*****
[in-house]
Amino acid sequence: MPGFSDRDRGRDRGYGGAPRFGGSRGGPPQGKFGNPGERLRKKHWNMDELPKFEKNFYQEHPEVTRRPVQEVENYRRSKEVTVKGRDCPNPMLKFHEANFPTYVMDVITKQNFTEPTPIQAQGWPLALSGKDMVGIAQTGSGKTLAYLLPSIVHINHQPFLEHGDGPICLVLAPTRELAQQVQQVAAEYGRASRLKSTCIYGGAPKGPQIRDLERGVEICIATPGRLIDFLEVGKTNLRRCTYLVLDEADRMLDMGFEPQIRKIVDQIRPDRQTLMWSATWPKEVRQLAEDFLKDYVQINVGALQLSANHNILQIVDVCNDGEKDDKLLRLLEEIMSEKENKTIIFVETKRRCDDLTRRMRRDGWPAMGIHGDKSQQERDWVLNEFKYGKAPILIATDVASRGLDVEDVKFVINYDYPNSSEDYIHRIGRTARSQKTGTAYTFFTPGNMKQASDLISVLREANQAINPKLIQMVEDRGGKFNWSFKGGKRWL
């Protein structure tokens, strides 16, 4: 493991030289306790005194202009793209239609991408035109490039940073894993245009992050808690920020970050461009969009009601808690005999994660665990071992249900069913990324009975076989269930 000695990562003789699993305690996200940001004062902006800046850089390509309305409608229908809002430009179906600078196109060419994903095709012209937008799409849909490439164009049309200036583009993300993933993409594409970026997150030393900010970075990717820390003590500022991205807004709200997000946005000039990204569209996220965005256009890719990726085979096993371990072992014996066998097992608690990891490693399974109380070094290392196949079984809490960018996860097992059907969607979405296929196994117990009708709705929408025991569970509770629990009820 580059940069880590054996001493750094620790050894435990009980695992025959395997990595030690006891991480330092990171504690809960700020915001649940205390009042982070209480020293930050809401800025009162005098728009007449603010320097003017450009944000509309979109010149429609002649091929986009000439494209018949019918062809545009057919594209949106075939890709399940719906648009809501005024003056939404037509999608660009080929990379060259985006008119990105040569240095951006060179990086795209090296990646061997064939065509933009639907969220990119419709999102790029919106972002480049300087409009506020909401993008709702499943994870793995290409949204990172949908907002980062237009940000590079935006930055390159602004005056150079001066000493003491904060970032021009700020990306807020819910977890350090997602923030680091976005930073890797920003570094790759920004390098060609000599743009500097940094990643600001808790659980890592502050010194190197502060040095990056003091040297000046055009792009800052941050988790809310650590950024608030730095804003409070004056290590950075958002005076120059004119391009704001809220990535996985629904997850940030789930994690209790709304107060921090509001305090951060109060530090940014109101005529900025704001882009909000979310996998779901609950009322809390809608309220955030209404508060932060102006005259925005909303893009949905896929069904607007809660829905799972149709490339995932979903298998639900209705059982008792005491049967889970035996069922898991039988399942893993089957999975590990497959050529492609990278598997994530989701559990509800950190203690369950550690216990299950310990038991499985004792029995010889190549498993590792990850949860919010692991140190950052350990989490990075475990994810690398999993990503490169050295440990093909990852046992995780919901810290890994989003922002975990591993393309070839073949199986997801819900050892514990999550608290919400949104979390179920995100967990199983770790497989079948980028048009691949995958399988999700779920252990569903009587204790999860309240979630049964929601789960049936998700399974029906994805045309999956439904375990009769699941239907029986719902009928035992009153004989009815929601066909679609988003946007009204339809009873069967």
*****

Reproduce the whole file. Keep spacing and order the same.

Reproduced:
[in-house]
Amino acid sequence: MPGFSDRDRGRDRGYGGAPRFGGSRGGPPQGKFGNPGERLRKKHWNMDELPKFEKNFYQEHPEVTRRPVQEVENYRRSKEVTVKGRDCPNPMLKFHEANFPTYVMDVITKQNFTEPTPIQAQGWPLALSGKDMVGIAQTGSGKTLAYLLPSIVHINHQPFLEHGDGPICLVLAPTRELAQQVQQVAAEYGRASRLKSTCIYGGAPKGPQIRDLERGVEICIATPGRLIDFLEVGKTNLRRCTYLVLDEADRMLDMGFEPQIRKIVDQIRPDRQTLMWSATWPKEVRQLAEDFLKDYVQINVGALQLSANHNILQIVDVCNDGEKDDKLLRLLEEIMSEKENKTIIFVETKRRCDDLTRRMRRDGWPAMGIHGDKSQQERDWVLNEFKYGKAPILIATDVASRGLDVEDVKFVINYDYPNSSEDYIHRIGRTARSQKTGTAYTFFTPGNMKQASDLISVLREANQAINPKLIQMVEDRGGKFNWSFKGGKRWL
């Protein structure tokens, strides 16, 4: 493991030289306790005194202009793209239609991408035109490039940073894993245009992050808690920020970050461009969009009601808690005999994660665990071992249900069913990324009975076989269930 000695990562003789699993305690996200940001004062902006800046850089390509309305409608229908809002430009179906600078196109060419994903095709012209937008799409849909490439164009049309200036583009993300993933993409594409970026997150030393900010970075990717820390003590500022991205807004709200997000946005000039990204569209996220965005256009890719990726085979096993371990072992014996066998097992608690990891490693399974109380070094290392196949079984809490960018996860097992059907969607979405296929196994117990009708709705929408025991569970509770629990009820 580059940069880590054996001493750094620790050894435990009980695992025959395997990595030690006891991480330092990171504690809960700020915001649940205390009042982070209480020293930050809401800025009162005098728009007449603010320097003017450009944000509309979109010149429609002649091929986009000439494209018949019918062809545009057919594209949106075939890709399940719906648009809501005024003056939404037509999608660009080929990379060259985006008119990105040569240095951006060179990086795209090296990646061997064939065509933009639907969220990119419709999102790029919106972002480049300087409009506020909401993008709702499943994870793995290409949204990172949908907002980062237009940000590079935006930055390159602004005056150079001066000493003491904060970032021009700020990306807020819910977890350090997602923030680091976005930073890797920003570094790759920004390098060609000599743009500097940094990643600001808790659980890592502050010194190197502060040095990056003091040297000046055009792009800052941050988790809310650590950024608030730095804003409070004056290590950075958002005076120059004119391009704001809220990535996985629904997850940030789930994690209790709304107060921090509001305090951060109060530090940014109101005529900025704001882009909000979310996998779901609950009322809390809608309220955030209404508060932060102006005259925005909303893009949905896929069904607007809660829905799972149709490339995932979903298998639900209705059982008792005491049967889970035996069922898991039988399942893993089957999975590990497959050529492609990278598997994530989701559990509800950190203690369950550690216990299950310990038991499985004792029995010889190549498993590792990850949860919010692991140190950052350990989490990075475990994810690398999993990503490169050295440990093909990852046992995780919901810290890994989003922002975990591993393309070839073949199986997801819900050892514990999550608290919400949104979390179920995100967990199983770790497989079948980028048009691949995958399988999700779920252990569903009587204790999860309240979630049964929601789960049936998700399974029906994805045309999956439904375990009769699941239907029986719902009928035992009153004989009815929601066909679609988003946007009204339809009873069967």